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Panel approves subdividing lot for proposed Project Greeneway, local produce company at former dog track site
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Panel approves subdividing lot for proposed Project Greeneway, local produce company at former dog track site

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Dairyland Greyhound Park 2014

Dairyland Greyhound Park 2014

The city’s Public Works Committee has approved plans for a wholesale produce company’s 240,000-square-foot industrial building on property adjacent to where a Potawatomi-backed, mixed use development is also being proposed.

The committee voted 5-2 to approve a certified survey map that would allow Zilber Group developers to subdivide the property into two lots, one for the future home of Kenosha-based Heartland Produce on about 32 acres at the corner of 60th Street and 104th Avenue.

The second would accommodate Project Greeneway, on the remaining 164 acres of the former Dairyland Greyhound Park, at 5522 104th to the north and west.

Zilber aims to develop Greeneway with a 360-unit apartment complex, along with industrial buildings, a business park and retail development.

Heartland’s plans were turned down two weeks ago by the city Plan Commission, which voted 6-3 against the map as commissioners had a multitude of questions including how truck traffic would be addressed and how the industrial building’s size and footprint would be addressed as it abuts residential neighborhoods.

The Public Works Committee majority, however, favored the subdivision of property.

Ald. Dominic Ruffalo of the 16th District, where the developments are proposed to occur, said he favored Heartland’s expansion, acknowledging the company’s local presence over the years and its need to expand.

Heartland, a wholesale produce distributor in the area since 1994, is currently at 4550 70th Ave. and plans to sell its current building to move into the Zilber development.

“I’m in favor at this time to move forward with this project,” he said, after speaking with developers Monday.

Still have questions

Ald. David Bogdala, a member of the Public Works committee, said he, too, spoke to developers, but would not support the project.

“There are still too many unanswered questions,” he said and noted the unusual majority of commissioners voting down an item for that reason.

Bogdala said it didn’t mean he wouldn’t support it once the issues were resolved, as the neighborhood is anticipating development and city “would like to see Heartland expand and move into a new facility.”

“(But) not at the detriment to the surrounding neighborhood and the homes that are there and the soon-to-be apartment complex that, if this project moves forward, would be adjacent to it as well,” he said. “I hope all those issues get resolved.”

Among the issues was that the Plan Commission first heard of Heartland plans during the consideration of the certified survey map two weeks ago, despite the Greeneway plans having been in the works for months.

Building site lines and truck traffic to and from the proposed building were other issues. Bogdala is also a member of the Plan Commission.

Both Ruffalo and Bogdala met with city staff and developers earlier Monday to discuss what could be done about the concerns. Bogdala said he still needs to see what it would look like on paper.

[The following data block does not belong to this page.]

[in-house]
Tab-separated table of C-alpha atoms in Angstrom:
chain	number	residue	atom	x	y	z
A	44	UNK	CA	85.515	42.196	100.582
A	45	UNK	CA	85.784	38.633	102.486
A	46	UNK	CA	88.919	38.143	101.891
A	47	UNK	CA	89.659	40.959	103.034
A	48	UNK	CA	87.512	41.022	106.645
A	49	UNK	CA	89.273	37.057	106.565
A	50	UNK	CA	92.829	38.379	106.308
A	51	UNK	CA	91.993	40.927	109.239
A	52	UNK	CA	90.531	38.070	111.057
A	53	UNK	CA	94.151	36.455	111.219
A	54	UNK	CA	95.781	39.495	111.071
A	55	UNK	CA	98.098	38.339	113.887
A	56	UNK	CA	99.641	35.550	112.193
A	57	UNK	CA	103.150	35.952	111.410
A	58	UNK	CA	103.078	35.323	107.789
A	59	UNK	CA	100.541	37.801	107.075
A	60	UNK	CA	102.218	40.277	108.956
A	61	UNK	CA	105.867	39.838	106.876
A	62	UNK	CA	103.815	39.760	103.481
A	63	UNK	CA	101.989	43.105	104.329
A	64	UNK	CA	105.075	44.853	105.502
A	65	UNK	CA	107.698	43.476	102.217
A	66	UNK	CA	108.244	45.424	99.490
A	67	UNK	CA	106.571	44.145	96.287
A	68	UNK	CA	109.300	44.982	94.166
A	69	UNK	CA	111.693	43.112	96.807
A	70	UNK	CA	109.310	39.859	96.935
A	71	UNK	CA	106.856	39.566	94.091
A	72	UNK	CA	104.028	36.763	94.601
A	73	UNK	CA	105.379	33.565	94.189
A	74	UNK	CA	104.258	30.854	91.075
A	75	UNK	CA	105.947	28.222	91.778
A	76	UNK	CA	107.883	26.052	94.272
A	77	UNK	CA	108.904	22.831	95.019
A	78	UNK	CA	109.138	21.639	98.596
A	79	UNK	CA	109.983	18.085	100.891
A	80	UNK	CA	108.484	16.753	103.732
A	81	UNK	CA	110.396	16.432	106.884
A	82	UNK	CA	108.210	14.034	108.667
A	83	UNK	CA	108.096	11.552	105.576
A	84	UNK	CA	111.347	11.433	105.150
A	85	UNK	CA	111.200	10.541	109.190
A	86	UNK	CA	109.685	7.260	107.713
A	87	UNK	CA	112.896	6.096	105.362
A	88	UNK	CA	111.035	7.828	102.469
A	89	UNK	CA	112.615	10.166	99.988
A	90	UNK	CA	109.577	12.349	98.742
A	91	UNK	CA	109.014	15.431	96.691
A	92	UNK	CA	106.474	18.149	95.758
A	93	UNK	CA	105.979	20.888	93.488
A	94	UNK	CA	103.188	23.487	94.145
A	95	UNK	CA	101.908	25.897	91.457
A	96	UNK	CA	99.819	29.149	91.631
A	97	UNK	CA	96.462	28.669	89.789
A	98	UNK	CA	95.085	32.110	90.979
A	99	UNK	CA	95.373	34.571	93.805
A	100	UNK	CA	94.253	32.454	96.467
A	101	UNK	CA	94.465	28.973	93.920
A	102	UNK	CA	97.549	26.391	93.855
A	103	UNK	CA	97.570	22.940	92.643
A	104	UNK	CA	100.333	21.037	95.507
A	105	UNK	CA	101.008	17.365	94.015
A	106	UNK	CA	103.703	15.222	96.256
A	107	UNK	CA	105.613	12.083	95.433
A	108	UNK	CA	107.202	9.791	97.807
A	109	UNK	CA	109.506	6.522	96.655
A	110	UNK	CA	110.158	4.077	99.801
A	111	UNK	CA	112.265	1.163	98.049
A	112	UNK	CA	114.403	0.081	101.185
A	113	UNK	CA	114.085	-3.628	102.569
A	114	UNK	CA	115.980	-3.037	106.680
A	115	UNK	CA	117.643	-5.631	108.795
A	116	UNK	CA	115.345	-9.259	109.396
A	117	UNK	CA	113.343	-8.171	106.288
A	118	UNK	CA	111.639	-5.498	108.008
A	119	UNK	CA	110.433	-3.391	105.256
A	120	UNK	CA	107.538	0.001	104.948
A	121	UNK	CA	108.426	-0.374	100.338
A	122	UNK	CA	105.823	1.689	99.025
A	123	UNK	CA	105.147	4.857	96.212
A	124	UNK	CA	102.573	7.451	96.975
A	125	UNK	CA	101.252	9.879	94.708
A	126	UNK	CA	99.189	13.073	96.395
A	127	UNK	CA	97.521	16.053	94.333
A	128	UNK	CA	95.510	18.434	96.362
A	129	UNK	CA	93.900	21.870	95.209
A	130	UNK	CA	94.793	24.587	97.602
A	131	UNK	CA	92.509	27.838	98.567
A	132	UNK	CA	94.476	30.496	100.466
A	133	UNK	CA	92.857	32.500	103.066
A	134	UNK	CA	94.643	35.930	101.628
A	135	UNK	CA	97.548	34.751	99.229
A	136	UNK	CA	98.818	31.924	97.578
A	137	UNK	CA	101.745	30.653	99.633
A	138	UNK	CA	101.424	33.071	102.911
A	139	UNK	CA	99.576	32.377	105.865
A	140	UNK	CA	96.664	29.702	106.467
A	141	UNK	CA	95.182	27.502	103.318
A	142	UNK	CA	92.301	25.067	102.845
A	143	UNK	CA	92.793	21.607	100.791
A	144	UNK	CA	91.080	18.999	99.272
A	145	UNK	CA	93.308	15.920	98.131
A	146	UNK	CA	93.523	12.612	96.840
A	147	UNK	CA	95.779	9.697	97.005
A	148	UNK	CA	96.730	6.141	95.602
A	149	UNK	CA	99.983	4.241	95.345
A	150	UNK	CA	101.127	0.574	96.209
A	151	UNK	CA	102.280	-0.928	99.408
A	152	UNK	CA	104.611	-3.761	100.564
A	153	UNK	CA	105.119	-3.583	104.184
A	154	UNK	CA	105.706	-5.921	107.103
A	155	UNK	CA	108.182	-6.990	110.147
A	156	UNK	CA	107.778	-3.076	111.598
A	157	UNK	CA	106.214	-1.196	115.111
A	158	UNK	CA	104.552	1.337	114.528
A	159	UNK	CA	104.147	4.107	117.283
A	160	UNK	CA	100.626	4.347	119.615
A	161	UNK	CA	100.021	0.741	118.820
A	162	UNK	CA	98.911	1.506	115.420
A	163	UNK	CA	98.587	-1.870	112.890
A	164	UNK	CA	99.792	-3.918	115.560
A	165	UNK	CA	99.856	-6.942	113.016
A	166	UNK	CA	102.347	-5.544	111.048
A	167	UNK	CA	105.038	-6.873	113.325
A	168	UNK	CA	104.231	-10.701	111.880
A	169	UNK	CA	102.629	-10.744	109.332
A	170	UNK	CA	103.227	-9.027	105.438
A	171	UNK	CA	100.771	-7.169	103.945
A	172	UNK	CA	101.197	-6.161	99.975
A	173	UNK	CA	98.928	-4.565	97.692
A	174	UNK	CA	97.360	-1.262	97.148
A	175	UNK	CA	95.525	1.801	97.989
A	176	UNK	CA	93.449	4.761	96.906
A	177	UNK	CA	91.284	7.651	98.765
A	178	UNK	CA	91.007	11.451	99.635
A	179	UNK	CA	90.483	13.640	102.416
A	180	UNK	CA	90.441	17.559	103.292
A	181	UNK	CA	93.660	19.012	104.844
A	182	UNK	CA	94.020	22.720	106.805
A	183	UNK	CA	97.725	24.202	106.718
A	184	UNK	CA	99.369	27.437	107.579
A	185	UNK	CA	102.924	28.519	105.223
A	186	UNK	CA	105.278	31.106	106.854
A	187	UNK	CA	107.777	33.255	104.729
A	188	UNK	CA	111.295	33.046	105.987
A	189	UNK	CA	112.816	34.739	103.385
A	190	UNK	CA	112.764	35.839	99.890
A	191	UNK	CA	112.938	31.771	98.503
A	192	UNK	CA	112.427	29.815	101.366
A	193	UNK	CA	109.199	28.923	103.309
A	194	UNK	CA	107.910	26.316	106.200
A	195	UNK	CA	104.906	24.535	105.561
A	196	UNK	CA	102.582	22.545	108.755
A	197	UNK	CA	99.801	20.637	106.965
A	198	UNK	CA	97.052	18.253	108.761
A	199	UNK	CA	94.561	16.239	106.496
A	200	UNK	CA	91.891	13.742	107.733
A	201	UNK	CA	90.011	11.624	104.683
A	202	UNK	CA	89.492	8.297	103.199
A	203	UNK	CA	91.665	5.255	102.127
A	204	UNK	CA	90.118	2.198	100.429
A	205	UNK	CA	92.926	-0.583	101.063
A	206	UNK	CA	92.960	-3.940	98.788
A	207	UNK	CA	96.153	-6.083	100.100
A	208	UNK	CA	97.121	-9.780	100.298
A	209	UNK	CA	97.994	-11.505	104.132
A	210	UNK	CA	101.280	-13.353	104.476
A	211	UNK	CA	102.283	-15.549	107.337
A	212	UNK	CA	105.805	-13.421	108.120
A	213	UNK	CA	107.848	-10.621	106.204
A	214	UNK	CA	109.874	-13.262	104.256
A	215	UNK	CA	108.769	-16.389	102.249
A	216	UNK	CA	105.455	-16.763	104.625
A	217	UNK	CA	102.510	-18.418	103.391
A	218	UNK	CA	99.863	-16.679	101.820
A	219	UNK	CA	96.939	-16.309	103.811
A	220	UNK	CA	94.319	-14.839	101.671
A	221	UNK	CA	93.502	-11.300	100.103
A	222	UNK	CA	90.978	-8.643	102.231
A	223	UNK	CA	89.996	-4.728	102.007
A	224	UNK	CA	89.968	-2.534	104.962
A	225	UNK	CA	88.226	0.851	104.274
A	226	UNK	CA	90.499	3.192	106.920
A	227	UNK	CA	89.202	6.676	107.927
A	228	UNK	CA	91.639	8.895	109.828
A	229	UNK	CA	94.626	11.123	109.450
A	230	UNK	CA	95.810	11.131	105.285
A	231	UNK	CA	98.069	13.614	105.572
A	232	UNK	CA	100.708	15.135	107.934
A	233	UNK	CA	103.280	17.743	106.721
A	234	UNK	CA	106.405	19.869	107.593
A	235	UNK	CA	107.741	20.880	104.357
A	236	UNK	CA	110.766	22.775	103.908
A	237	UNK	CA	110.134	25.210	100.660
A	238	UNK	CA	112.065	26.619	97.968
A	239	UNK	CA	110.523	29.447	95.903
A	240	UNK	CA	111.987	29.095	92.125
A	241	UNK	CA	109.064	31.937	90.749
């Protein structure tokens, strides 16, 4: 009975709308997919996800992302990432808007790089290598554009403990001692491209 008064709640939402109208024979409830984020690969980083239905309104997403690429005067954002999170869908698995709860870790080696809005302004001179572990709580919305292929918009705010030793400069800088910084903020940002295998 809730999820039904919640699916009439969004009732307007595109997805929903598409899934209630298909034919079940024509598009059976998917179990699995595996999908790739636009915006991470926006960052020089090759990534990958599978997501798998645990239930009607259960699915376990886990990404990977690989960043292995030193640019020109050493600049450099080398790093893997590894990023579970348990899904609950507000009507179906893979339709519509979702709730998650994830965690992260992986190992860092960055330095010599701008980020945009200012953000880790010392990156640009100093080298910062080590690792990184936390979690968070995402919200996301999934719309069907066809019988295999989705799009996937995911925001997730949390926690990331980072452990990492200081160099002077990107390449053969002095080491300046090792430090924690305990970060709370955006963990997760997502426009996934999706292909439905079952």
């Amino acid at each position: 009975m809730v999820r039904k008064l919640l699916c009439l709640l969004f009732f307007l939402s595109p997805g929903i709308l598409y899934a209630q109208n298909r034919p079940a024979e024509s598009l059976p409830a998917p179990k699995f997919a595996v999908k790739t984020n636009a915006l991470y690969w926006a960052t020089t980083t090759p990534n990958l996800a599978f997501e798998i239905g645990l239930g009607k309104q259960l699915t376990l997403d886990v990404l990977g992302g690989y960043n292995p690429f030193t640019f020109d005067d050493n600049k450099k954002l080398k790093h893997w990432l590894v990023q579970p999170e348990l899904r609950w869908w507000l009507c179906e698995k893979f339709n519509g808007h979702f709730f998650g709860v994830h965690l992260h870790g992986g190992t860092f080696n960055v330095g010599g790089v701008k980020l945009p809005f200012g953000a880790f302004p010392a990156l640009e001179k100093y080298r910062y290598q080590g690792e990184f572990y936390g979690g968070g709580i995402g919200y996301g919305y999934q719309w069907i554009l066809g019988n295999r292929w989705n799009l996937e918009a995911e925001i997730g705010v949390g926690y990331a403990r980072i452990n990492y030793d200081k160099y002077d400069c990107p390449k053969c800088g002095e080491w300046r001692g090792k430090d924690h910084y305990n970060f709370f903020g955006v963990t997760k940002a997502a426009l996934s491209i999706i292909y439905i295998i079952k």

Ald. Bruce Fox said he realized there were many questions yet to be answered, but didn’t want to halt the project at the committee level.

“I don’t want to see this die too early before a lot of the questions are answered and the developer has some say so in this and Heartland,” said Fox speaking in favor.

Sovereign immunity

Complicating the matter, however, is the issue of project Greeneway’s backers – the Forest County Potawatomi, who city elected officials worry may have the right to invoke sovereign immunity as it pertains to situations where potential litigation may arise. In its simplest form, the city would have no legal recourse against a sovereign nation.

The concern was raised in May by Kenosha County Supervisor Terry Rose, who is chair of the county’s finance committee, which reviewed several incarnations of the then-Menominee Nation’s proposed casino-entertainment complex over the years.

At least one agreement required that the Menominee waive their right to invoke immunity. Rose had called on the city to require that the Potawatomi do the same.

Commission and committee members have been concerned about requiring the waiver, especially in the context of tax collection, and they want assurances in writing.

“In the initial conversations with the tribe, that does not seem to be a problem with them, so that should be included in the agreement at the appropriate time and when we get to the developer’s agreement,” Mayor John Antaramian, who chairs the Plan Commission, said at the commission’s last meeting. “If it is not there, we will not be moving forward. That’s pretty much how that will work.”

Ruffalo said his biggest concern has always been sovereign immunity, as the Potawatomi are the monetary backing for Project Greeneway.

“If they don’t sign off on that sovereign immunity (waiver) on that development, this project will not happen,” he said. “And I will make sure that the project does not happen. I am steadfast in that.”

Ruffalo, however, supports Heartland’s intention to expand.

“Why can’t they expand in the city of Kenosha? They’ve been a good partner in Kenosha. No complaints, 150 jobs, three shifts, but if that agreement doesn’t happen, I will not be for it,” he said. “Tonight, I’m a yay.”

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